Kubeflow v0.6 extends the Kubeflow Pipelines’ Domain Specific Language (DSL) by adding new primitives that enable data and execution context versioning in Kubeflow Pipelines. Kubeflow Pipelines now expose two new resources: Persistent Volume, and Volume Snapshot. Both are integrated via standards-based Kubernetes PVC primitives backed by the latest functionality of the Container Storage Interface (CSI).

v0.6 also delivers a secure architecture for multi-user support by leveraging a new integration with Istio. The architecture provides flexible options to integrate Kubeflow with authentication services in cloud and on-prem environments.

In addition, Kubeflow 0.6 delivers several documentation updates and valuable new operational and configuration capabilities, most notably the introduction of Kustomize as a complete replacement of ksonnet. The following provides more details on the major deliveries in Kubeflow 0.6:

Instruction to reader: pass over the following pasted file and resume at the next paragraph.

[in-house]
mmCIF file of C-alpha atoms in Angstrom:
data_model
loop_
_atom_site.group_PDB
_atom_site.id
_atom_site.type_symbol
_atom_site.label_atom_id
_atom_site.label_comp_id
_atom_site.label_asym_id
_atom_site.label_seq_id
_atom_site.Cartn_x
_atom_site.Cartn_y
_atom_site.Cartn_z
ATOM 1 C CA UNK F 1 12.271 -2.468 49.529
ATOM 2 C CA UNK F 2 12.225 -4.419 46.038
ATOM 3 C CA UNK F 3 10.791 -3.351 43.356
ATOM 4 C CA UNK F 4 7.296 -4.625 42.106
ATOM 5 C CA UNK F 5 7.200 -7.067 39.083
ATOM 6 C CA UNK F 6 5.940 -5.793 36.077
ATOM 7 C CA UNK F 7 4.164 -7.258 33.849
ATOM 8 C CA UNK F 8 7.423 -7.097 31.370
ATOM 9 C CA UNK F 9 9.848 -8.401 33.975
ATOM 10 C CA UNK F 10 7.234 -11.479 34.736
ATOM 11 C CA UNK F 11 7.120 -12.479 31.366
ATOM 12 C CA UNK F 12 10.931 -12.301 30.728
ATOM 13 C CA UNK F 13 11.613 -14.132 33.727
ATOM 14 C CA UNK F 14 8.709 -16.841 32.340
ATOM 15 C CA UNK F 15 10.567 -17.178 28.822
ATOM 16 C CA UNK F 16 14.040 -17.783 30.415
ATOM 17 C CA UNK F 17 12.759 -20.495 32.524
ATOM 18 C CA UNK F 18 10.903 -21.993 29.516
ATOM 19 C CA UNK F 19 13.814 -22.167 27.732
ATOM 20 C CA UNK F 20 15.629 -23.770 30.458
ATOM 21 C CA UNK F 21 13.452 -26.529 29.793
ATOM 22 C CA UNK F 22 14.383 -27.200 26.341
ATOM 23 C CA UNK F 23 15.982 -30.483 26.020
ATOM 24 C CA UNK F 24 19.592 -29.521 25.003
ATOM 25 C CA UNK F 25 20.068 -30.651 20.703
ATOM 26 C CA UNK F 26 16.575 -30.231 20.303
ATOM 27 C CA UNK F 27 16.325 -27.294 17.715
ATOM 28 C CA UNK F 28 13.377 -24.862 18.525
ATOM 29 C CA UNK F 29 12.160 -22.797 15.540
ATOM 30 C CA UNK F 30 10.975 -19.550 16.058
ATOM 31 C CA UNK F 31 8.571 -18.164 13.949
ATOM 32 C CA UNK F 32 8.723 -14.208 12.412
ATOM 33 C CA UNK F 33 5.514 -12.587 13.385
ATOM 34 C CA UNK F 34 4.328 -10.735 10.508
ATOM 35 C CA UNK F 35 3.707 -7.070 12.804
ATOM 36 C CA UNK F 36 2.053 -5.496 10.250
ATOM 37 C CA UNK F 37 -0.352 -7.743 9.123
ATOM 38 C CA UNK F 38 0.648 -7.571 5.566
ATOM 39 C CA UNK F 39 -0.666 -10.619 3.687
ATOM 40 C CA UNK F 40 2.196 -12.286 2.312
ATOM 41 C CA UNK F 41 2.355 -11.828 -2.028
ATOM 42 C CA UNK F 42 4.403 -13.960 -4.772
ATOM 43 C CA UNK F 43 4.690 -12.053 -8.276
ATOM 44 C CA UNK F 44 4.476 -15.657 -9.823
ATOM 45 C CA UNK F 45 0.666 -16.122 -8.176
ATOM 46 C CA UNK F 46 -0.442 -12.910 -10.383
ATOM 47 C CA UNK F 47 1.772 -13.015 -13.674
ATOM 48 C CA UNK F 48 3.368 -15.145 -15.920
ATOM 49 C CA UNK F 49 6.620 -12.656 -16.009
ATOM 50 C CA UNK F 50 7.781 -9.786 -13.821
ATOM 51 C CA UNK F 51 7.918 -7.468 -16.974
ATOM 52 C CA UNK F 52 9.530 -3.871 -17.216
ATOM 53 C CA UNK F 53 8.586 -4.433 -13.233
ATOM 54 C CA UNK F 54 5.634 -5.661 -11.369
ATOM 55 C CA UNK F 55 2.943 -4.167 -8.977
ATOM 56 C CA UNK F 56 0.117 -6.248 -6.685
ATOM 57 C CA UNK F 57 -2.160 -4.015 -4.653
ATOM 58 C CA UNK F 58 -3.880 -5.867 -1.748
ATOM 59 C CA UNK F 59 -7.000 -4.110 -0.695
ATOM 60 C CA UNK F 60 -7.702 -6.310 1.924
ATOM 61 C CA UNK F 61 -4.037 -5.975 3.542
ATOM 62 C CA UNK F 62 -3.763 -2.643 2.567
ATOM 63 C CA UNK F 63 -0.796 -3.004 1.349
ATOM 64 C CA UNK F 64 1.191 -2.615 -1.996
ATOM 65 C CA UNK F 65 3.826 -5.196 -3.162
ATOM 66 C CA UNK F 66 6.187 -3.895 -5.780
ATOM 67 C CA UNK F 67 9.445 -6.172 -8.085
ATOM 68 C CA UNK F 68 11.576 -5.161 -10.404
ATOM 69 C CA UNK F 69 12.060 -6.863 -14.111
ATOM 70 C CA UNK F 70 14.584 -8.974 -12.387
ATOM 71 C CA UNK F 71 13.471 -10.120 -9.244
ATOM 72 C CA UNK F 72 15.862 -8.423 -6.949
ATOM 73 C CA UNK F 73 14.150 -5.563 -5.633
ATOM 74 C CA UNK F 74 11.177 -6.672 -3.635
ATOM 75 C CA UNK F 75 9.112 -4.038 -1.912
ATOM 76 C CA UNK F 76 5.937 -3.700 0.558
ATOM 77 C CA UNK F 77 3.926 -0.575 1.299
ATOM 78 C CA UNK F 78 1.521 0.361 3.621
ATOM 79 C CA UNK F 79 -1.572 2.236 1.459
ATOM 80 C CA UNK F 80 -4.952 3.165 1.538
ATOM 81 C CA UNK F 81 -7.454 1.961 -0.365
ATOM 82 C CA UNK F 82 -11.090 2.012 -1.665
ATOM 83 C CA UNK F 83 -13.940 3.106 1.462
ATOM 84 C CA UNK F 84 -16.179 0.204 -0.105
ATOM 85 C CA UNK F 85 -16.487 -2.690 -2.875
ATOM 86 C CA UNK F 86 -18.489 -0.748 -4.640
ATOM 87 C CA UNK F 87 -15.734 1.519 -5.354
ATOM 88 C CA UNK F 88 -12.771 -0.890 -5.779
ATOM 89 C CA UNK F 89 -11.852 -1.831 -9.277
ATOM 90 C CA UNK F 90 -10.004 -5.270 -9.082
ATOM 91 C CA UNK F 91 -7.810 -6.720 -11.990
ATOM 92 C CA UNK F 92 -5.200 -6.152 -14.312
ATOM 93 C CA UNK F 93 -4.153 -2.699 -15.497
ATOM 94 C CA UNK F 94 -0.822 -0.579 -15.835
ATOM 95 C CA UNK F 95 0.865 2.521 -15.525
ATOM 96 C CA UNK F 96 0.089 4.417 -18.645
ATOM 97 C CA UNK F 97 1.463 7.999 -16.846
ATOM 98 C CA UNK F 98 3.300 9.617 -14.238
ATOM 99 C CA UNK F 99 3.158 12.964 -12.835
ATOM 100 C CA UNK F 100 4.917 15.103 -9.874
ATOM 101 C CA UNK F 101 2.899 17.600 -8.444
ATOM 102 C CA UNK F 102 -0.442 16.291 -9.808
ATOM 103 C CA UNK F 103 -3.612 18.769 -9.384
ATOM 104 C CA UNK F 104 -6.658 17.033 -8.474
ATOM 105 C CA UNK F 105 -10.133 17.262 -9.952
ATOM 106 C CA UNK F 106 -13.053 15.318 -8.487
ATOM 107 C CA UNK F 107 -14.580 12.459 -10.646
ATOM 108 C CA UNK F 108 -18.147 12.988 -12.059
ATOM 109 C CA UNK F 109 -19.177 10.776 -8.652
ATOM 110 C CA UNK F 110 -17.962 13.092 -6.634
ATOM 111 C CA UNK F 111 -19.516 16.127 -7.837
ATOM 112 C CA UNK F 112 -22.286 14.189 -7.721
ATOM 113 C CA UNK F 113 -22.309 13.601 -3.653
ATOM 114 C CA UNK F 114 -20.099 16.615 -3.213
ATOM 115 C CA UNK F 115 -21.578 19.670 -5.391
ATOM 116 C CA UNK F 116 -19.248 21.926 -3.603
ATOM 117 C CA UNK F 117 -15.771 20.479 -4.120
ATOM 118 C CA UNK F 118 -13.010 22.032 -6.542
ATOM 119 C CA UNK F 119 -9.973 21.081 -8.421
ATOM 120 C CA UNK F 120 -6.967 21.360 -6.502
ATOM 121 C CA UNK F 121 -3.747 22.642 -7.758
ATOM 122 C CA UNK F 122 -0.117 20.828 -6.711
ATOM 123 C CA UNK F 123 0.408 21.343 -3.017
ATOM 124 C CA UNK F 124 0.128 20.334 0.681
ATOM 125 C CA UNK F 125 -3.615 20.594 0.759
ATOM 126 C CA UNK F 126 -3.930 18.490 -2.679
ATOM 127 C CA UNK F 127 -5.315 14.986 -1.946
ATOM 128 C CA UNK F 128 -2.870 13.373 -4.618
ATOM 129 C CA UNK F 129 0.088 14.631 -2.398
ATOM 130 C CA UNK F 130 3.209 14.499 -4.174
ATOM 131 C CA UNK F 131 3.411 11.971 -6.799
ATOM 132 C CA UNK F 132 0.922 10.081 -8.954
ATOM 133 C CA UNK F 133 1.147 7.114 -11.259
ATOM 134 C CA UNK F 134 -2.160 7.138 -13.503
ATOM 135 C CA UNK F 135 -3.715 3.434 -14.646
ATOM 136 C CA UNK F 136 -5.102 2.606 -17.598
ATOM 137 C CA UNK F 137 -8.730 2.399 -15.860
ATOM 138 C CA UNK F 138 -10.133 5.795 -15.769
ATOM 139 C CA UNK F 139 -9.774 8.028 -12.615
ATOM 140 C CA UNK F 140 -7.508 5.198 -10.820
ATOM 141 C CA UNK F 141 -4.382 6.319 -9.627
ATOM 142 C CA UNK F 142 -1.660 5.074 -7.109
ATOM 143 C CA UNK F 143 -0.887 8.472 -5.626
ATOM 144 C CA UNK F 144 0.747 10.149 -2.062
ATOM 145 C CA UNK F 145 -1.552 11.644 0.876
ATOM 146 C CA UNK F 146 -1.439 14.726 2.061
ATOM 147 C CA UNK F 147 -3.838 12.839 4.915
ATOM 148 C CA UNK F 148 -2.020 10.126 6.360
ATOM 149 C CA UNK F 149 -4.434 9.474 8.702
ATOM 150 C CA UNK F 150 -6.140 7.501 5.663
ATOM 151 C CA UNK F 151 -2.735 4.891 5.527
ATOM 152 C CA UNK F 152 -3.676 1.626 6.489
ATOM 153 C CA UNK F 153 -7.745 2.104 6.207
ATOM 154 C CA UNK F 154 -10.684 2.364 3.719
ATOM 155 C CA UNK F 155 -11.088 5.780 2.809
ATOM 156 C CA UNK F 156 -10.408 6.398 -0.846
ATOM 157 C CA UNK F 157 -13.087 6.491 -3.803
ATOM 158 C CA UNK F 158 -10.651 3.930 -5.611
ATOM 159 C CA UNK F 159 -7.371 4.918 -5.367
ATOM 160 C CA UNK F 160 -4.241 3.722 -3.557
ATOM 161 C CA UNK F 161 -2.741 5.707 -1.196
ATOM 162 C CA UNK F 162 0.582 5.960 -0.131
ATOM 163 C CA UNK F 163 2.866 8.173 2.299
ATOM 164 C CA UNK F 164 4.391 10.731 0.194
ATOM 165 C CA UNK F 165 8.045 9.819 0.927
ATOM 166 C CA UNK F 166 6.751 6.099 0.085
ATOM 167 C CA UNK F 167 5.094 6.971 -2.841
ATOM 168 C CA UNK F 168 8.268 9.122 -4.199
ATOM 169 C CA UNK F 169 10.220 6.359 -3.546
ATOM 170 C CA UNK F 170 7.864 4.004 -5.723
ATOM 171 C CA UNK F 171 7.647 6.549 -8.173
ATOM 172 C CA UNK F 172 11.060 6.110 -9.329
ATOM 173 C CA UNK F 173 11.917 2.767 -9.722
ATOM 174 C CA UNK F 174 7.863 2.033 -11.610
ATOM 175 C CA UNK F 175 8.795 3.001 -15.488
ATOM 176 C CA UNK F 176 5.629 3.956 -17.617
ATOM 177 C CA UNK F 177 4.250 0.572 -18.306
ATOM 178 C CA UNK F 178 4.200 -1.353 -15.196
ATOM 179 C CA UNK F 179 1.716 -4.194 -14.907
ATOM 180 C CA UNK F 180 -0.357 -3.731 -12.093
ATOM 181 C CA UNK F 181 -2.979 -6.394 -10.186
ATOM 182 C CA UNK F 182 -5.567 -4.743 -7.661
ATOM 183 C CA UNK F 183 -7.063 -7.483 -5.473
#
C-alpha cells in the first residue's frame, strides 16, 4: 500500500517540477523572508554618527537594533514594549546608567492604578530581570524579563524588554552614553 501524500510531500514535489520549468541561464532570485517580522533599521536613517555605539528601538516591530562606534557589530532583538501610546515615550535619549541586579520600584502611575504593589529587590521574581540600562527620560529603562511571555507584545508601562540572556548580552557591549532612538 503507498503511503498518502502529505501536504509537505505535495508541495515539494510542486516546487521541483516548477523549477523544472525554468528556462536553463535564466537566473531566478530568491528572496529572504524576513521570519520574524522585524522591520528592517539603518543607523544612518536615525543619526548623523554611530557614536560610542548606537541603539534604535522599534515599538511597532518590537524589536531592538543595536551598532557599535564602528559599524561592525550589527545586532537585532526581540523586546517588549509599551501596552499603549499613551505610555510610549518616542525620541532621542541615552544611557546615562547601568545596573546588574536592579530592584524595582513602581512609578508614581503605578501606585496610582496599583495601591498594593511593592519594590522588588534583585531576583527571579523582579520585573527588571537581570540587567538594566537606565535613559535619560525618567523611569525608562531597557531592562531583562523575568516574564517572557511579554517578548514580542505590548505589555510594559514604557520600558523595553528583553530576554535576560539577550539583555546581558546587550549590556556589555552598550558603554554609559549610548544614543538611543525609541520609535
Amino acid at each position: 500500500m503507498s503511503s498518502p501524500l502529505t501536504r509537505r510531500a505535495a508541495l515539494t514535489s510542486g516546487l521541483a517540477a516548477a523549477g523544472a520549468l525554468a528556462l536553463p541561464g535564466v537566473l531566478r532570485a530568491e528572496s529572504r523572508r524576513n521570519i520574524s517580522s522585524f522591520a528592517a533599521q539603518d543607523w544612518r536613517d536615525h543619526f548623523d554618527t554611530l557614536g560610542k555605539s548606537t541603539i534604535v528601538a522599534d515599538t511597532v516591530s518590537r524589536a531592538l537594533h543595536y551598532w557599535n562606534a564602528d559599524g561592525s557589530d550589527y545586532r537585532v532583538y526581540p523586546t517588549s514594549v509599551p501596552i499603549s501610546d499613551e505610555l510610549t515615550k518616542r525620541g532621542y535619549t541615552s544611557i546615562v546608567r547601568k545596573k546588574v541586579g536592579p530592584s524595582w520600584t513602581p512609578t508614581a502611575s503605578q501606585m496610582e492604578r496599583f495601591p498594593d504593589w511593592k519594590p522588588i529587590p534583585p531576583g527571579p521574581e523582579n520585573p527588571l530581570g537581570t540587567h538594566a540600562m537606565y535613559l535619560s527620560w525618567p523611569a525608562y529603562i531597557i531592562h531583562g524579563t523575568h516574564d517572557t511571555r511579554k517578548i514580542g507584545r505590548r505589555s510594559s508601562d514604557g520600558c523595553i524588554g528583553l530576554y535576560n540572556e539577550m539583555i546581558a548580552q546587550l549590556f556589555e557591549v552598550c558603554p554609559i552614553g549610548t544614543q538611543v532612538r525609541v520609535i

Artifact Tracking

Superior model builders need to track the intermediate and final artifacts during their end-to-end ML workflows. When artifact tracking is combined with versioning, the model builders have access to completely reproducible results, which accelerates their model iteration and re-creation.

Kubeflow v0.6 introduces several enhancements including:

  • an initial metadata schema to track artifacts related to execution contexts,
  • a Metadata API for storing and retrieving metadata,
  • a new Metadata component for storing and serving this metadata,
  • an initial client libraries for end-users to interact with the Metadata service from their Notebooks or Pipelines code.